The movable-armature activator 40 is releasably attached to the paint spray can 12 by an attachment means 48. One implementation of this attachment means consists of having at least one spring latch 48A having an upper end 458B that is rigidly attached to the bottom of the forward section of the handle 44 and a lower end 48C having a gripping hook 48D that attaches to the attachment ring 12F on the spray can 12.
The electronic power circuit 50 as shown schematically in FIG. 5, is located within the power circuit housing 44C in the handle 44 as shown in FIG. 1. The circuit is comprised of an a-c power cord 50A having a first end 50B that has attached an a-c power connector 50C that connects to a utility power receptacle and a second end 50D that is attached to the input of a full-wave rectifier 50F. The output of the full-wave rectifier is a pulsating d-c current that is applied to the coil 42 via the input terminals 42B of the electromagnetic coil 42. The use of the a-c utility power precludes the use of low-voltage batteries to operate the solenoid assembly 22.
When the linear-motion solenoid assembly 22 is not energized by the movable-armature activator 40, the paint pressure and the spring 26, located in said stationary armature, maintain the movable armature 28 in the de-energized, upward position. In the upward position, the valve leaf 30 and the paint passage sealing means function in combination as a closed valve that is in series with the spray control valve 18. The closed combination valve prevents the spray control valve 18 from receiving paint and prevents the spray head 20 from dispensing paint. Conversely, when the movable-armature activator 40 is connected to an a-c power receptacle, a d-c current is produced by said full-wave rectifier 50F. This current energizes the electromagnetic coil 42 which then causes the movable armature 28 to overcome the paint pressure and spring bias and move to the energized, downward position. In the downward position the combination valve opens to allow the spray control valve 18 to be activated when the spray head 20 is depressed. This action allows pressurized paint to flow through said paint passage bore and out of the spray head 20.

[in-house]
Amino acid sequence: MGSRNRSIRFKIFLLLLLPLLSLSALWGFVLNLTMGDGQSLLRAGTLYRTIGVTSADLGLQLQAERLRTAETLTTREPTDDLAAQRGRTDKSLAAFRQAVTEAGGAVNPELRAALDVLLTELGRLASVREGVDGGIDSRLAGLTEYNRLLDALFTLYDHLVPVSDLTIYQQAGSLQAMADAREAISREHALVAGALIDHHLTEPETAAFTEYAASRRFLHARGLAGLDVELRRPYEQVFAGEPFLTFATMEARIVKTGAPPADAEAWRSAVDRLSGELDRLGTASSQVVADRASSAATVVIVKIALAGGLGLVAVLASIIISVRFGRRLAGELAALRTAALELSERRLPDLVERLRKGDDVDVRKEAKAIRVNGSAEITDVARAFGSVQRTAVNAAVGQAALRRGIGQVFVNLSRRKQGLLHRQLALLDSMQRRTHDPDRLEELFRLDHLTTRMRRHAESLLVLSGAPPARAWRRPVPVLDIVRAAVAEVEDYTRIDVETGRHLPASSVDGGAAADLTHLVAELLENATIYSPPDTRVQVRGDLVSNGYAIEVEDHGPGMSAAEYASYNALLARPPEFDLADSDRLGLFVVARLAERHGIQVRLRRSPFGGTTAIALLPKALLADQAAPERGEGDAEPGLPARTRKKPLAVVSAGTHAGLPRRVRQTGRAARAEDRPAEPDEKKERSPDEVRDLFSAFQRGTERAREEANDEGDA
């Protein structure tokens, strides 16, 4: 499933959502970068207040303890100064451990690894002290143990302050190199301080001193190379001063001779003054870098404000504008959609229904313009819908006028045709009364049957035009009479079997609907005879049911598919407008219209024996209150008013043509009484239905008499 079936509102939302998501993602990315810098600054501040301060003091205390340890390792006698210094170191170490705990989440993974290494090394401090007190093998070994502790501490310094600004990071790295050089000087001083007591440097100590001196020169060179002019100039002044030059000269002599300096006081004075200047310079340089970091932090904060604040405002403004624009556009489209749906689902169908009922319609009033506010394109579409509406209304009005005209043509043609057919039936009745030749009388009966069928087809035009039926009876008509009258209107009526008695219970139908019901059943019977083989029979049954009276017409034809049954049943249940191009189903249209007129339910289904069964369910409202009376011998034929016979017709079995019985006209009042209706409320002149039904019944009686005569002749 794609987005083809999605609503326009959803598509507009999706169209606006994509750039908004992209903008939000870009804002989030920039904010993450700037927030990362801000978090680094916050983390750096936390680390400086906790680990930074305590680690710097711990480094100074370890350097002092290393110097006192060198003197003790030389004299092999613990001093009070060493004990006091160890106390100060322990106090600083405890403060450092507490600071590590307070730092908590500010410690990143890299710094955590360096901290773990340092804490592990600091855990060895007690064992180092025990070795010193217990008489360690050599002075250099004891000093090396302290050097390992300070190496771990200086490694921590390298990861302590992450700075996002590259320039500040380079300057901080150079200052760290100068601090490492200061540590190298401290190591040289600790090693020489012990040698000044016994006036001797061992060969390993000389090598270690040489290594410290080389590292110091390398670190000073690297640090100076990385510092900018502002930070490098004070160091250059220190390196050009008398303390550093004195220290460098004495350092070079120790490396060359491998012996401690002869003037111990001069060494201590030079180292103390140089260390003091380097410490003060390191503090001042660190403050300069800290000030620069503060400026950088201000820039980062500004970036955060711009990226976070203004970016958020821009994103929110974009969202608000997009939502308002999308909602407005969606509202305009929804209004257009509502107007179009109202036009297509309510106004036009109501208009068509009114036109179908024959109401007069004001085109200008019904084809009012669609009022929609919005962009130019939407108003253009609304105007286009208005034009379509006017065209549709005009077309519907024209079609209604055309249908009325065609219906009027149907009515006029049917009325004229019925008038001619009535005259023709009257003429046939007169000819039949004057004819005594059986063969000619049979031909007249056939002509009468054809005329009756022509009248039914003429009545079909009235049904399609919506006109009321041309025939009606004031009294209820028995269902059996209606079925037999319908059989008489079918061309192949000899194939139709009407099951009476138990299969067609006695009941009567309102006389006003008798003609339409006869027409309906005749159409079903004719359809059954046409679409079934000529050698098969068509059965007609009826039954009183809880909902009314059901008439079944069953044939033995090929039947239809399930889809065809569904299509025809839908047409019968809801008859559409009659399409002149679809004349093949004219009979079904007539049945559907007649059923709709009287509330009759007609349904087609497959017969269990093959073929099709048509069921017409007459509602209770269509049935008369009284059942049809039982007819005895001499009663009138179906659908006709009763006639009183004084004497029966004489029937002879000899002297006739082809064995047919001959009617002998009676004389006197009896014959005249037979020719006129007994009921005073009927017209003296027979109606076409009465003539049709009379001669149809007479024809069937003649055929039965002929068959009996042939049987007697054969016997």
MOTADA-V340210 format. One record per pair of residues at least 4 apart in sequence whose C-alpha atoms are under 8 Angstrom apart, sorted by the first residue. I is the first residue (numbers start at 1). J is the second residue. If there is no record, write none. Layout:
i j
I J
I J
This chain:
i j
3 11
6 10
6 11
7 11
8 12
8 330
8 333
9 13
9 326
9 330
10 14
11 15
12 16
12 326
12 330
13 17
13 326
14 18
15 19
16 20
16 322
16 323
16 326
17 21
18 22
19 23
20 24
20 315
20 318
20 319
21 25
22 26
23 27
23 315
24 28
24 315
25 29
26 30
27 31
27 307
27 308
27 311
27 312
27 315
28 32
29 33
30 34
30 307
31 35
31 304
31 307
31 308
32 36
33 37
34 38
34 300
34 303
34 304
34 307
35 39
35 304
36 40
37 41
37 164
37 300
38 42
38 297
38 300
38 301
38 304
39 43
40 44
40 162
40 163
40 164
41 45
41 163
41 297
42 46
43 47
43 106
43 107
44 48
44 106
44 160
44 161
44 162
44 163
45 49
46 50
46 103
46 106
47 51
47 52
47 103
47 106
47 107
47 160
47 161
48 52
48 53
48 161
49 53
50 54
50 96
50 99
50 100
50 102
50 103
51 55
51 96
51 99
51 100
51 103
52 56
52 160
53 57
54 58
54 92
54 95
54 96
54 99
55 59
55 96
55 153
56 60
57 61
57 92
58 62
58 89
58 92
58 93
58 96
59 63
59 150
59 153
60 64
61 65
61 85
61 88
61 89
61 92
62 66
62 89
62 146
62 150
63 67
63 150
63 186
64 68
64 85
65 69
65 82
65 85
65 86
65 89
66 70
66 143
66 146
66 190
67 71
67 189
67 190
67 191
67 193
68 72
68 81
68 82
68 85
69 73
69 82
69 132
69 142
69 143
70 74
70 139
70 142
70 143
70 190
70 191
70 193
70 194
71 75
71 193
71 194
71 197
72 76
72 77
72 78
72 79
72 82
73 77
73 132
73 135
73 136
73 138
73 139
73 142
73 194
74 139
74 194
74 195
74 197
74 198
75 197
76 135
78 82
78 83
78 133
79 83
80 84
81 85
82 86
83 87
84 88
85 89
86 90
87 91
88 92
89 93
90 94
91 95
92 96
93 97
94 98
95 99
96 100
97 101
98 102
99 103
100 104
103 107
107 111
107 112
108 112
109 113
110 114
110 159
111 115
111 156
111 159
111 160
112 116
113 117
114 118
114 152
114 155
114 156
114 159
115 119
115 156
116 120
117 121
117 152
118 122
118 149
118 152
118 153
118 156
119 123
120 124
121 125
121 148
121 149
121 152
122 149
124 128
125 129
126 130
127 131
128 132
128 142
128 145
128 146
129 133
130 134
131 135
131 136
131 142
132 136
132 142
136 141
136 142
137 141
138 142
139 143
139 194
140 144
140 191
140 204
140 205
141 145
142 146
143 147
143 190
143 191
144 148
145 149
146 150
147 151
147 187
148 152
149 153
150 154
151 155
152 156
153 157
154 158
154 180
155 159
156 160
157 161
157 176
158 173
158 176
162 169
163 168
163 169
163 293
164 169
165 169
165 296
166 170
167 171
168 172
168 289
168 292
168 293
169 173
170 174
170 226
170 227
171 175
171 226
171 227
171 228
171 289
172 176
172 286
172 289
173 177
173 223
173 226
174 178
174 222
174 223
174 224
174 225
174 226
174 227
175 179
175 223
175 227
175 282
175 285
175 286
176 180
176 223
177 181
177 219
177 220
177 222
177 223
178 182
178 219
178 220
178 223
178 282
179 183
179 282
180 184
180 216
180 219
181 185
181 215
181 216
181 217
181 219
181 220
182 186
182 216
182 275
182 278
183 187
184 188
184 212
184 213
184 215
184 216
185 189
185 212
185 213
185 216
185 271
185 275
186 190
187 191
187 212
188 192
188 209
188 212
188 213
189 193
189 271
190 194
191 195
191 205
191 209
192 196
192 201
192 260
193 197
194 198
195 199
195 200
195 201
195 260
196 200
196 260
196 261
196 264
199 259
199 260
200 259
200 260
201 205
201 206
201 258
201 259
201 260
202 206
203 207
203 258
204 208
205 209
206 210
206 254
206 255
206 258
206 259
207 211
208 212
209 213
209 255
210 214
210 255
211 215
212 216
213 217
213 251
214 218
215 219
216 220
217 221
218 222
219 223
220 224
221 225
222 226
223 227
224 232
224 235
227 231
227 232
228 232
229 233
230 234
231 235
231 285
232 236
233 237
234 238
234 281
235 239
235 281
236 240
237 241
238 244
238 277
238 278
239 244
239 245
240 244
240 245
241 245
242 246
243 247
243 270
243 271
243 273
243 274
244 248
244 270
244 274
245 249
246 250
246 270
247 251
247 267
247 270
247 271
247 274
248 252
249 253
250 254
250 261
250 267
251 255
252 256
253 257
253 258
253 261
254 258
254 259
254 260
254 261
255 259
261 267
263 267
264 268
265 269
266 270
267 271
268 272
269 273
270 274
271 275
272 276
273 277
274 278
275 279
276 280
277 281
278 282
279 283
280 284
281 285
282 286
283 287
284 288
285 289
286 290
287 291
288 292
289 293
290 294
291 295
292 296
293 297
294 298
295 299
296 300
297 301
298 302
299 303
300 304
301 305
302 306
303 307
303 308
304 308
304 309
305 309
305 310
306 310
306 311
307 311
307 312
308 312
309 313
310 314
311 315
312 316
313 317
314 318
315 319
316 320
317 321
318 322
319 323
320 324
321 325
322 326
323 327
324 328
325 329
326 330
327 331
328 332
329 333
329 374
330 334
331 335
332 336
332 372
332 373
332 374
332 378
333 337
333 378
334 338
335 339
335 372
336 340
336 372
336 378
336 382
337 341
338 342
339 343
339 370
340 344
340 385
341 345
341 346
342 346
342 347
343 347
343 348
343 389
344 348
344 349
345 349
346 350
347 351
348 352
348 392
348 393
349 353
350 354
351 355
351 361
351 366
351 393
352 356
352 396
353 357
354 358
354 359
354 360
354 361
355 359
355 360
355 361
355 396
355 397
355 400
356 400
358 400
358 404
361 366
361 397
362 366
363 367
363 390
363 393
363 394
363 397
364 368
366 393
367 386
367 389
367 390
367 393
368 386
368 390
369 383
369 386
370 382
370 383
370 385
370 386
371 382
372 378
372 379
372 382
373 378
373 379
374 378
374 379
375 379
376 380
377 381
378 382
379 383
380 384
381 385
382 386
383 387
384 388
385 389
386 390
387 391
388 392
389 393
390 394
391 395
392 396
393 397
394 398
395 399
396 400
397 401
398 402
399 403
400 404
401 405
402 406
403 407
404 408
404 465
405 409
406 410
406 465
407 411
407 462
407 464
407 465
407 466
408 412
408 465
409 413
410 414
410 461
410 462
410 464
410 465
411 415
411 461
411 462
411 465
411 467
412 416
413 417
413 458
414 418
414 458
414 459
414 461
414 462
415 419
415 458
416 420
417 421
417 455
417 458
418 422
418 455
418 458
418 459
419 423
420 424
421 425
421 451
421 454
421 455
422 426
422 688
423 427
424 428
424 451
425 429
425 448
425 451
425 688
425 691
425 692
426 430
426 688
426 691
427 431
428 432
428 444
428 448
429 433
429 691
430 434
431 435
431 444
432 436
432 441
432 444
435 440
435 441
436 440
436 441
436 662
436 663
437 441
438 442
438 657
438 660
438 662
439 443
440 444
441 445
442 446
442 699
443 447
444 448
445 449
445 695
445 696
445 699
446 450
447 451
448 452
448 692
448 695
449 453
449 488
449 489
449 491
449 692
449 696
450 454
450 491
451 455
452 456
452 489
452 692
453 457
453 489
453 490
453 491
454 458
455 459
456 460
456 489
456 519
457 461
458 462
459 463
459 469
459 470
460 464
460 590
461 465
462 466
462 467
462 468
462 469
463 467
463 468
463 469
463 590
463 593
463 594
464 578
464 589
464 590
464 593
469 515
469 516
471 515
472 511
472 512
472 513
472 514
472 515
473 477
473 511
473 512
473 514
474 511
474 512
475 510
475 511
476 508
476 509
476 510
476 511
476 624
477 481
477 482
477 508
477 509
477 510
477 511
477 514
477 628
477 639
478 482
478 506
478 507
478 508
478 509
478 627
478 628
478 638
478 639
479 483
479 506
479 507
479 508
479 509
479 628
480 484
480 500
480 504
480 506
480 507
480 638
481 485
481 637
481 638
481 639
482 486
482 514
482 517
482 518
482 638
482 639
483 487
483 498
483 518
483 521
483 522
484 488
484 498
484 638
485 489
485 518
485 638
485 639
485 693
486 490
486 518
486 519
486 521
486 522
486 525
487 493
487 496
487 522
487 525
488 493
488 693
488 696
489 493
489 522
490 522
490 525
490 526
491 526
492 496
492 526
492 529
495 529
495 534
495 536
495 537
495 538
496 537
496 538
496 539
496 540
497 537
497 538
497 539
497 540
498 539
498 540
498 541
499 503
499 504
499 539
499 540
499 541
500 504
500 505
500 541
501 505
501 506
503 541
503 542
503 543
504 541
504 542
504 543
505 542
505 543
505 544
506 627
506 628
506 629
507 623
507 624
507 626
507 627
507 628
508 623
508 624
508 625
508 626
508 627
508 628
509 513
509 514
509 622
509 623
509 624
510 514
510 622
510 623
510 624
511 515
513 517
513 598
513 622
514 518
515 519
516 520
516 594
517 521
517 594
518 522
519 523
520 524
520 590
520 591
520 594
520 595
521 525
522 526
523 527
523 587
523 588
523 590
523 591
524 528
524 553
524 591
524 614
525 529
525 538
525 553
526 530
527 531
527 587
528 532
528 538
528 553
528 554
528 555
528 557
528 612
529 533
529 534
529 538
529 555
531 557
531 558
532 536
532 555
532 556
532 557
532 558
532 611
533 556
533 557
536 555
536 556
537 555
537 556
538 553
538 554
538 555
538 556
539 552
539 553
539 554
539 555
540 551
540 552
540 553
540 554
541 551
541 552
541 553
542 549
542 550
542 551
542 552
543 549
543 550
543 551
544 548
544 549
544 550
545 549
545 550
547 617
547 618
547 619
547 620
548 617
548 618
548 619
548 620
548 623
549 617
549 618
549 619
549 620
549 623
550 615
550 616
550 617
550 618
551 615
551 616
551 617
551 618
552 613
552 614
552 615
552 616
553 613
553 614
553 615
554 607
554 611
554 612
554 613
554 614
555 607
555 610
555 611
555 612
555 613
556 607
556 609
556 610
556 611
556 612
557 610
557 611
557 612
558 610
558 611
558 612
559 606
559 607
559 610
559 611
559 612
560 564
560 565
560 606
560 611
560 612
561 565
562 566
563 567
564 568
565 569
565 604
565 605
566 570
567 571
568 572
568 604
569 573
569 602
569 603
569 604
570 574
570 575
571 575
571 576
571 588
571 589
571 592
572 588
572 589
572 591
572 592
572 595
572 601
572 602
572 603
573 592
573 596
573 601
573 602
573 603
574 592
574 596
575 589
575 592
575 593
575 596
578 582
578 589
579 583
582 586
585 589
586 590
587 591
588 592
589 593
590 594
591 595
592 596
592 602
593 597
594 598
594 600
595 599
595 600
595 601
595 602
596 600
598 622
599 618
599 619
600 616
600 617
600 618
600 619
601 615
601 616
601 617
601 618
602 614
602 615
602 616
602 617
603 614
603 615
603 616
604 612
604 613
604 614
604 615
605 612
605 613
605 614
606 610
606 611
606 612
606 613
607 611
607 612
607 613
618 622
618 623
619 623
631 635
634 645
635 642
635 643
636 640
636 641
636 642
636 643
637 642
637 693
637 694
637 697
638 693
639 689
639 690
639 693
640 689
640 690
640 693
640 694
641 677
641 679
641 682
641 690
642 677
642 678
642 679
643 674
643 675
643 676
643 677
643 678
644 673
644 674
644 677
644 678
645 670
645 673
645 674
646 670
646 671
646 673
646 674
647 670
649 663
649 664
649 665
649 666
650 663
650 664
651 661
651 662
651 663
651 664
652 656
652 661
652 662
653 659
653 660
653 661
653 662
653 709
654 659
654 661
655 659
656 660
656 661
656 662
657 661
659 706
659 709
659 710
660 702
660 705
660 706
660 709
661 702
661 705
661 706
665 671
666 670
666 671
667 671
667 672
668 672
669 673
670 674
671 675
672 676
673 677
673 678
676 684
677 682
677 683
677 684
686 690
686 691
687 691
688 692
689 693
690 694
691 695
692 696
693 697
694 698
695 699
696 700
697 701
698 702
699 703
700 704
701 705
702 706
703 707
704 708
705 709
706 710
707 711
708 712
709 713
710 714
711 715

The second embodiment of the utility-power operated, tamper-proof pressurized spray can 10 allows the invention to be attached to a standard unmodified pressurized spray can 12. This design differs in structure only from the preferred embodiment in the configuration of the solenoid housing 12 and the paint guide tube 32.
As shown in FIG. 11, the standard pressurized spray can 12 includes an upper section 12A having a protuberance 12G that has a spray head insertion opening 12H. The opening 12H interfaces with the upper end of a conventional spray control valve 62 located within the protuberance 12G. The valve has a lower end that normally attaches to the upper end of a paint siphon tube 12D uprightly located therein. The upper section 12A of the can is attached to the can's lower section 12E by an attachment ring 12F.